Japanese company uncovers 2.7bn stolen passwords worldwide
A Tokyo information security company that uncovered billions of leaked personal details online earlier this year has confirmed even more, highlighting the ever-growing challenge of safeguarding data.
Soliton Systems said it found 2.7 billion matching pairs of email addresses and passwords originating worldwide. Of the total, 20 million were related to Japan. The company said smaller businesses with inadequate security are frequent targets for information theft, putting customer accounts at risk.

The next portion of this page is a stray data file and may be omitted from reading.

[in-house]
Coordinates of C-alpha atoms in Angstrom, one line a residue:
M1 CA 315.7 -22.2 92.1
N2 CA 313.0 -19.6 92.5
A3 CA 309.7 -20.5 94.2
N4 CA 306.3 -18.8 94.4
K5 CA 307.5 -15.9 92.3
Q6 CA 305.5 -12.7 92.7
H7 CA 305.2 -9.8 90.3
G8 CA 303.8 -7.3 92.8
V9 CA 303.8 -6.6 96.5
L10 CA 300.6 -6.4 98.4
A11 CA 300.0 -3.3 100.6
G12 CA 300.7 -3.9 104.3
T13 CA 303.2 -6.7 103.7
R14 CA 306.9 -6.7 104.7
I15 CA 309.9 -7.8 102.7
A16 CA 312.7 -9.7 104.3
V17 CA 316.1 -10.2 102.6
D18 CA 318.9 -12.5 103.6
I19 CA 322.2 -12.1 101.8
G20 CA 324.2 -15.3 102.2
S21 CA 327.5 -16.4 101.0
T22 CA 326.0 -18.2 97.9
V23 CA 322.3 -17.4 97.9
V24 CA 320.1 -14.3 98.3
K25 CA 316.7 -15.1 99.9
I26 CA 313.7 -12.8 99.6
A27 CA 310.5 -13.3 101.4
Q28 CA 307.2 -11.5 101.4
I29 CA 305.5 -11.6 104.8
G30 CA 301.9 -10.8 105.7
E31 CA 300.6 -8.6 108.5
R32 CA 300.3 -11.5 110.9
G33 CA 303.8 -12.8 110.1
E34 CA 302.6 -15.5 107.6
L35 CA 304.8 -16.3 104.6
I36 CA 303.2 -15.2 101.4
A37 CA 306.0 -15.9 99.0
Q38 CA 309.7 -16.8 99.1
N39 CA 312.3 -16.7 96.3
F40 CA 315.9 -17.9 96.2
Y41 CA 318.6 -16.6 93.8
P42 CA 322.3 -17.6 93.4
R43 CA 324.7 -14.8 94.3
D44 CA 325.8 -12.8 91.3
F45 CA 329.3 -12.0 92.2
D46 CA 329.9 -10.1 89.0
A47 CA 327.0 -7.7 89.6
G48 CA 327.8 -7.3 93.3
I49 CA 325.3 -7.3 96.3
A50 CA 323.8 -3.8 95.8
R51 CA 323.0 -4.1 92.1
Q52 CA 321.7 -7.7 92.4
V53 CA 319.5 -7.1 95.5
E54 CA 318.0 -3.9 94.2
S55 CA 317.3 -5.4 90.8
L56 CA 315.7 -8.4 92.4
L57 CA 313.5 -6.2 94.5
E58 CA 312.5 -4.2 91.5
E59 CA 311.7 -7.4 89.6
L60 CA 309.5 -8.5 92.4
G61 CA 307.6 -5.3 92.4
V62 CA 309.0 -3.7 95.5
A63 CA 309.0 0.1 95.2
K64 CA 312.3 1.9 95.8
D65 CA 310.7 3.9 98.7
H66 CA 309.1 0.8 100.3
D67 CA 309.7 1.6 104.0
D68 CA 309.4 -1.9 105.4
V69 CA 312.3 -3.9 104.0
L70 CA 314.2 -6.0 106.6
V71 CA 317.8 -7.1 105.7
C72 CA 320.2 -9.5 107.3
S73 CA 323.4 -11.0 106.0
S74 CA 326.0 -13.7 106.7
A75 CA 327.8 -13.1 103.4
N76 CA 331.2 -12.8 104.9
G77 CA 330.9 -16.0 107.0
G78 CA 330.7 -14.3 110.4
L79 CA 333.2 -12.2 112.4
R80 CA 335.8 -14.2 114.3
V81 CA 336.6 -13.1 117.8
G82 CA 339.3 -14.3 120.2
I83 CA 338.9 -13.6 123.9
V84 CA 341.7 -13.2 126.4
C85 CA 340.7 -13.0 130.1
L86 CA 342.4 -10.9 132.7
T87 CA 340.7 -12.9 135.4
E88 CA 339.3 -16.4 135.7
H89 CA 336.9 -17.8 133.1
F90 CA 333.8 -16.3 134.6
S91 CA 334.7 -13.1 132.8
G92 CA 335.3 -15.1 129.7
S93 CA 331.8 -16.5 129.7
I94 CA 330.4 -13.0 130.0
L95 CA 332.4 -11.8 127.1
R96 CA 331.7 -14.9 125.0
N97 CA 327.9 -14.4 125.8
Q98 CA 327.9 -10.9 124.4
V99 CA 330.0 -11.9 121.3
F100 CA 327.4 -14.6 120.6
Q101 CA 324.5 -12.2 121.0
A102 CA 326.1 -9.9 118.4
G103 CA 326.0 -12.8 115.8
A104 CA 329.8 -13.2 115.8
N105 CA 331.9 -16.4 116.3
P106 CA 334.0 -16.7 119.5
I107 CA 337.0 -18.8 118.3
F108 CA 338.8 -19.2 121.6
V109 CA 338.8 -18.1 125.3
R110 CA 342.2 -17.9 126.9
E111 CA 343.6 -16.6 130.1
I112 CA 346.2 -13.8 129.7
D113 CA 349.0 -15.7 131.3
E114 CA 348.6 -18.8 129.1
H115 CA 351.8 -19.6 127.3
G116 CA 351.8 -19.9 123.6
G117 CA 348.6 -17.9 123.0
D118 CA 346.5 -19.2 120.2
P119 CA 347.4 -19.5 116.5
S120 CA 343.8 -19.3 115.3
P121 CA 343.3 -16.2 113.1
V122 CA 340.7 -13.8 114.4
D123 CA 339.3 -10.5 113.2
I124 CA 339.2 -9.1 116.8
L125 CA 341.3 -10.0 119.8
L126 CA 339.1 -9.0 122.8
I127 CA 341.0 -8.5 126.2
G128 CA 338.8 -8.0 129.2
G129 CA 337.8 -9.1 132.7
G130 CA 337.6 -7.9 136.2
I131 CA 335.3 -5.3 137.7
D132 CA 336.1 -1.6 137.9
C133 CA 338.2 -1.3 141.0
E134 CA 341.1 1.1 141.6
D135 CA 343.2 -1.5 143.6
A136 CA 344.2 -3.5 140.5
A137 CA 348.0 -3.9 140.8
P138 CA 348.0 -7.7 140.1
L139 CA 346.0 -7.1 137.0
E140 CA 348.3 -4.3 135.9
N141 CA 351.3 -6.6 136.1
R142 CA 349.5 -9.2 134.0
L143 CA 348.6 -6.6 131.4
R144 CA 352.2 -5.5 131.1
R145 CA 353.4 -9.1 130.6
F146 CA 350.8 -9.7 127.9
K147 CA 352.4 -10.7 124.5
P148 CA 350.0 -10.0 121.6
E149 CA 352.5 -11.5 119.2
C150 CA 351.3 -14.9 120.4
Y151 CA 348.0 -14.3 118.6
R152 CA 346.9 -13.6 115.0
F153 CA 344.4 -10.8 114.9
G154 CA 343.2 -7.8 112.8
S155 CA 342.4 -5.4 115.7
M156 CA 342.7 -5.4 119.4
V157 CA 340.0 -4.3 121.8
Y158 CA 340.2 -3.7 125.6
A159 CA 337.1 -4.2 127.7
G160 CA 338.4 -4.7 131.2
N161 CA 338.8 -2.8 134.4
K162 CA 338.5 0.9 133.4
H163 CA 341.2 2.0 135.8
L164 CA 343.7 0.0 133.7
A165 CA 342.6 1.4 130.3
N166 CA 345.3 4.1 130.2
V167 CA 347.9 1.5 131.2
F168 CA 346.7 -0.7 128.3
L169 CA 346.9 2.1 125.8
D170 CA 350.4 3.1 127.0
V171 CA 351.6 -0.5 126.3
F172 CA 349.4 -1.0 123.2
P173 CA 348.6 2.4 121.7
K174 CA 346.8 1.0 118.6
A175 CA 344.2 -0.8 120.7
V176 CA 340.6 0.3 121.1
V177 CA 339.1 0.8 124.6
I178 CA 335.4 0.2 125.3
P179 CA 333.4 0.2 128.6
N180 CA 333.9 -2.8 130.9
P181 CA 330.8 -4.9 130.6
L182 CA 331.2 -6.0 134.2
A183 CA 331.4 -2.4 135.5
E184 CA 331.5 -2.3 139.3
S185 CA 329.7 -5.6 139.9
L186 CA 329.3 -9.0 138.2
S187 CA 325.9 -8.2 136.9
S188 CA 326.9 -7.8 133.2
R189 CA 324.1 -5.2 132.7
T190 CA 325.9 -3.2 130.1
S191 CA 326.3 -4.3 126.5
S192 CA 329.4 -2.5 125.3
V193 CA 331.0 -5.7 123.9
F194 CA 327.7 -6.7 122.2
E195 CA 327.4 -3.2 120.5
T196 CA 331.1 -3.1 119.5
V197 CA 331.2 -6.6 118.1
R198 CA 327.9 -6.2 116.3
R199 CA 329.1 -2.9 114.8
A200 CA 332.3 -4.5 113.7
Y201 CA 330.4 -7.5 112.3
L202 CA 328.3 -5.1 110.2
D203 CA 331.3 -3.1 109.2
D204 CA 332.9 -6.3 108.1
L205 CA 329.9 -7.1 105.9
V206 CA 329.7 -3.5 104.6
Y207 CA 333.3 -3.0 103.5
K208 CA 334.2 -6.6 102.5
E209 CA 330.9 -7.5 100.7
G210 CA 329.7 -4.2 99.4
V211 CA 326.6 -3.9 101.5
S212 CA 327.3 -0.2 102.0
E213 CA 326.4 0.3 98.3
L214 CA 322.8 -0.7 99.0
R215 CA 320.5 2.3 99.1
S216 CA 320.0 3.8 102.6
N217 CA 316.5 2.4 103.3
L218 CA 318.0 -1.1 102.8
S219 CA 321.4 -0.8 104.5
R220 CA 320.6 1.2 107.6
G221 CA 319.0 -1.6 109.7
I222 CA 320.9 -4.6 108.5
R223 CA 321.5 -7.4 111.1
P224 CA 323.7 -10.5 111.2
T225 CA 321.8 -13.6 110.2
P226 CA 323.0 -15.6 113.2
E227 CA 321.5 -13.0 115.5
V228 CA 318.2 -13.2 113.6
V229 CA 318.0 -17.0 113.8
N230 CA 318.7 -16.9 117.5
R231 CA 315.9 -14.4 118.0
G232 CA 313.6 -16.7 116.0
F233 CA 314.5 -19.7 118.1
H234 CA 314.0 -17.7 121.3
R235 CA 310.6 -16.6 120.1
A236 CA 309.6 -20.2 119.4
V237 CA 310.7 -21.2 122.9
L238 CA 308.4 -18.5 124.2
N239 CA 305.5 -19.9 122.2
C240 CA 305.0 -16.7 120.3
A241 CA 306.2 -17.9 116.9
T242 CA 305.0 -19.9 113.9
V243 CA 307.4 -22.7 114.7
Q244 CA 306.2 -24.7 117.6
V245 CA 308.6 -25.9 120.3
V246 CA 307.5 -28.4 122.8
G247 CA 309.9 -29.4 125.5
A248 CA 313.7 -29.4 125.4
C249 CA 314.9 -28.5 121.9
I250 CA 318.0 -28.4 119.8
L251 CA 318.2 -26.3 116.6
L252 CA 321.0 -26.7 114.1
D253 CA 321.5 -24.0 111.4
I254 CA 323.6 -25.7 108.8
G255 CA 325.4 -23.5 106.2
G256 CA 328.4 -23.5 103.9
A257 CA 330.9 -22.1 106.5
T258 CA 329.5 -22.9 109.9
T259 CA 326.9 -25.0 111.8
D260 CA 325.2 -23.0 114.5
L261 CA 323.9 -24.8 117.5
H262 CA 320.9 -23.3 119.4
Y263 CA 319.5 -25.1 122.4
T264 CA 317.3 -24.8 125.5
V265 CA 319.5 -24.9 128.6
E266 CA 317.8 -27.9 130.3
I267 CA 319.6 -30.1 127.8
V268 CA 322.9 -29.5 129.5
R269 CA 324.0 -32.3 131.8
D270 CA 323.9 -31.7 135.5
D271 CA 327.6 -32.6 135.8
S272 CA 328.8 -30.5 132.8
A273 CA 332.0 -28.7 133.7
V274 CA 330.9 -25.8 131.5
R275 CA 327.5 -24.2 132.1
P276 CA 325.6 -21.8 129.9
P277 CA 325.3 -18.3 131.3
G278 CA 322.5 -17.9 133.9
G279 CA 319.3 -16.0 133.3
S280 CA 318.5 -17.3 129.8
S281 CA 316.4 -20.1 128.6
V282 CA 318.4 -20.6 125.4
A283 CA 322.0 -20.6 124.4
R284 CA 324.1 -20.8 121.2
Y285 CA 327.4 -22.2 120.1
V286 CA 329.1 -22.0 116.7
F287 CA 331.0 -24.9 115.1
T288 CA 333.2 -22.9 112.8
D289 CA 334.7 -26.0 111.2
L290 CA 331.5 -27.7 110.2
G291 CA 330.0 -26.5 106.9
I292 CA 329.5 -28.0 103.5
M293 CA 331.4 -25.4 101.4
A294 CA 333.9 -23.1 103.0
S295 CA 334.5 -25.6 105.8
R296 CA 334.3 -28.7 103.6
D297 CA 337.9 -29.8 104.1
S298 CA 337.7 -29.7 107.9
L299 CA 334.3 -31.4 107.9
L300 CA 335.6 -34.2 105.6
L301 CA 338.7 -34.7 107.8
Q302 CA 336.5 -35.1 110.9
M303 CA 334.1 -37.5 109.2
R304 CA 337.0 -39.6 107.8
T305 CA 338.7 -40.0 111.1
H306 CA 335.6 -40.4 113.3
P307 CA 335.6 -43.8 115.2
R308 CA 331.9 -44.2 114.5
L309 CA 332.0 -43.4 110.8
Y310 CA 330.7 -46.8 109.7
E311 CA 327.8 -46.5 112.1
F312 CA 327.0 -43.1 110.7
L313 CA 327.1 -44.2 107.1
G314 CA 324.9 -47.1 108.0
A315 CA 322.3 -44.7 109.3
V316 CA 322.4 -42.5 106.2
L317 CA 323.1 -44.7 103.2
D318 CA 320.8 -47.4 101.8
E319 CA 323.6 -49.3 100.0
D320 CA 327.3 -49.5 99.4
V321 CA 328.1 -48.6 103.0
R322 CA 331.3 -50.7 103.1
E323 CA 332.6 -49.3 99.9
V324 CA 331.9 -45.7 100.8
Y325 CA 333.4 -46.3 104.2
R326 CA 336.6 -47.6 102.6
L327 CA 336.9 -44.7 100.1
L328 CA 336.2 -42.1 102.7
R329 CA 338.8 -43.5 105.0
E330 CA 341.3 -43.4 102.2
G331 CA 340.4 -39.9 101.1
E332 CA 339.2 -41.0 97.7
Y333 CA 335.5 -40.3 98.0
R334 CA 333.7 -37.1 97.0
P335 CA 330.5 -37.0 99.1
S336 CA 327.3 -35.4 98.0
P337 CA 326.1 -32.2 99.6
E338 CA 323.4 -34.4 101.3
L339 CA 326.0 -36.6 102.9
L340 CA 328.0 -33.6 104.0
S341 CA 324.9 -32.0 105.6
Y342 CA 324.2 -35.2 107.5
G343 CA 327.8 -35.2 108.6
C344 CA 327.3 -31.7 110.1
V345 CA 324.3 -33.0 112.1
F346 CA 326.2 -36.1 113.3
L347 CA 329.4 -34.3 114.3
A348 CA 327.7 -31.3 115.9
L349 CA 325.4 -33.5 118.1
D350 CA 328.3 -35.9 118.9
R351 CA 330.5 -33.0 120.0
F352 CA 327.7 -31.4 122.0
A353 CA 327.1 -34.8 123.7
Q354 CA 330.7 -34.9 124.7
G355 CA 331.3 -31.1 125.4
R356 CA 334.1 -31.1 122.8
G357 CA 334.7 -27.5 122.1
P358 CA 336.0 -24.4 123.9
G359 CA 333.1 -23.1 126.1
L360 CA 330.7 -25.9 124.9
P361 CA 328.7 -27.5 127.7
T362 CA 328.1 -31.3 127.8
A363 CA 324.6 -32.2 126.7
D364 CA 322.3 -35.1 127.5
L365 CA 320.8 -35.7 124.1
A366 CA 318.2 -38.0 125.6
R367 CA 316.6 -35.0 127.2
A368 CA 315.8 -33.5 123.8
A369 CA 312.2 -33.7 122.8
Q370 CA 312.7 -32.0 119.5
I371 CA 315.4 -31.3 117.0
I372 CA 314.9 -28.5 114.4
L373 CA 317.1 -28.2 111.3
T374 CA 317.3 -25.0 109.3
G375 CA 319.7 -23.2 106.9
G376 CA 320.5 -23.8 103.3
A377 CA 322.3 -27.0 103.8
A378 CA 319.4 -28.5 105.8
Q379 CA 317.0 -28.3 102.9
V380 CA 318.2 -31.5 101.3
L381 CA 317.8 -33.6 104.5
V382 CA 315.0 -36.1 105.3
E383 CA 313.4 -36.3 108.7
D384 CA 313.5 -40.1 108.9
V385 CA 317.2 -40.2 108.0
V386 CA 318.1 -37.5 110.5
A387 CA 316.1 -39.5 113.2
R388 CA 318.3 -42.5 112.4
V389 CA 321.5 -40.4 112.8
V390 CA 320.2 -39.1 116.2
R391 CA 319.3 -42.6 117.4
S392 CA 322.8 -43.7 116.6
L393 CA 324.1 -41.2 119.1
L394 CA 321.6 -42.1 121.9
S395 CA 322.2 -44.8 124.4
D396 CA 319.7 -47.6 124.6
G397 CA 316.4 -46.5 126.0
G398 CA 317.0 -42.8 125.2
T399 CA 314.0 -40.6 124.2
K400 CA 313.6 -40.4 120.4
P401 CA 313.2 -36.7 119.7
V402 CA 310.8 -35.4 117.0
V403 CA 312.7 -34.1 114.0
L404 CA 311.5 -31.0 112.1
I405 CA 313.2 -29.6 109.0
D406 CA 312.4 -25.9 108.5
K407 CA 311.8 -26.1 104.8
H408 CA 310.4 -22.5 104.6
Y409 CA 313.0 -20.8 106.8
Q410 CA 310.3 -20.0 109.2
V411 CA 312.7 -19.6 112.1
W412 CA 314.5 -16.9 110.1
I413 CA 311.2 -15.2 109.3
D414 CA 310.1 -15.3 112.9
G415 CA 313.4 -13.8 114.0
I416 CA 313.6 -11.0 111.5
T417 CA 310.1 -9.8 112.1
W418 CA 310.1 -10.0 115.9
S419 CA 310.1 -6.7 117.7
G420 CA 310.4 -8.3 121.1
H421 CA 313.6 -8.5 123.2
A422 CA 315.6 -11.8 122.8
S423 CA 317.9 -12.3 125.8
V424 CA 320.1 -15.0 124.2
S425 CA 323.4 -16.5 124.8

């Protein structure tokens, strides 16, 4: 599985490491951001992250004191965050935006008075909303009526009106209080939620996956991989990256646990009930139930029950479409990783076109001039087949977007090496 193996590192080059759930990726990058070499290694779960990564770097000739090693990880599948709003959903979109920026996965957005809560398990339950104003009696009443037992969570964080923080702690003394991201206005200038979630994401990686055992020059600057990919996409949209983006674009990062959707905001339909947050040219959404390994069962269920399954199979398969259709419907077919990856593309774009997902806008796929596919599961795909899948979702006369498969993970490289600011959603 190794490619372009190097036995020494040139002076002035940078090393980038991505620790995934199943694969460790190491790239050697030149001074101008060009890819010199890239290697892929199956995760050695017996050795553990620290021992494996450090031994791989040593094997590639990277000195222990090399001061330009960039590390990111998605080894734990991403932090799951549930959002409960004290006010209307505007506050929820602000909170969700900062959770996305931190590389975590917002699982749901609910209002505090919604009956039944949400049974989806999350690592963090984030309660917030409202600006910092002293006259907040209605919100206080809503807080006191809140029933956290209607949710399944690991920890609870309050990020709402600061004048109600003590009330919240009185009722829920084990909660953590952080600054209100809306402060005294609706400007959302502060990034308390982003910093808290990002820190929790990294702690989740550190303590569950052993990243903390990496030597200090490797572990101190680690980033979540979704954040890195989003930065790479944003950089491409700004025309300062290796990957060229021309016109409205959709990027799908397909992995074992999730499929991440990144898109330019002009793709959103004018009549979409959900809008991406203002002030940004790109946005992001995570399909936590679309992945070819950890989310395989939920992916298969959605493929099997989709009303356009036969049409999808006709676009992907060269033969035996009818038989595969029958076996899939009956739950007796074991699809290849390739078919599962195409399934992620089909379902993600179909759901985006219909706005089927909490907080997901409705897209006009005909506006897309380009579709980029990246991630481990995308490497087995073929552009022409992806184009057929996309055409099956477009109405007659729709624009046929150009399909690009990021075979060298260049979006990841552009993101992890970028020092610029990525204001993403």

The number of instances exceeds the 2.2 billion Soliton found in 2018.
The company suspects the latest set of files had been changing hands over the so-called darknet — a corner of the internet cybercriminals use to exchange information anonymously. Soliton said it spotted the files in January through an overseas file-sharing service, but that they have since been deleted.
The data was stolen from more than 3,000 websites. Addresses ending with “.jp” suffix — domains located in Japan — accounted for about 20 million, the company said.
The information came from the websites of 42 types of Japanese businesses. One was Porsche Japan, which announced last February that its systems had come under a cyberattack.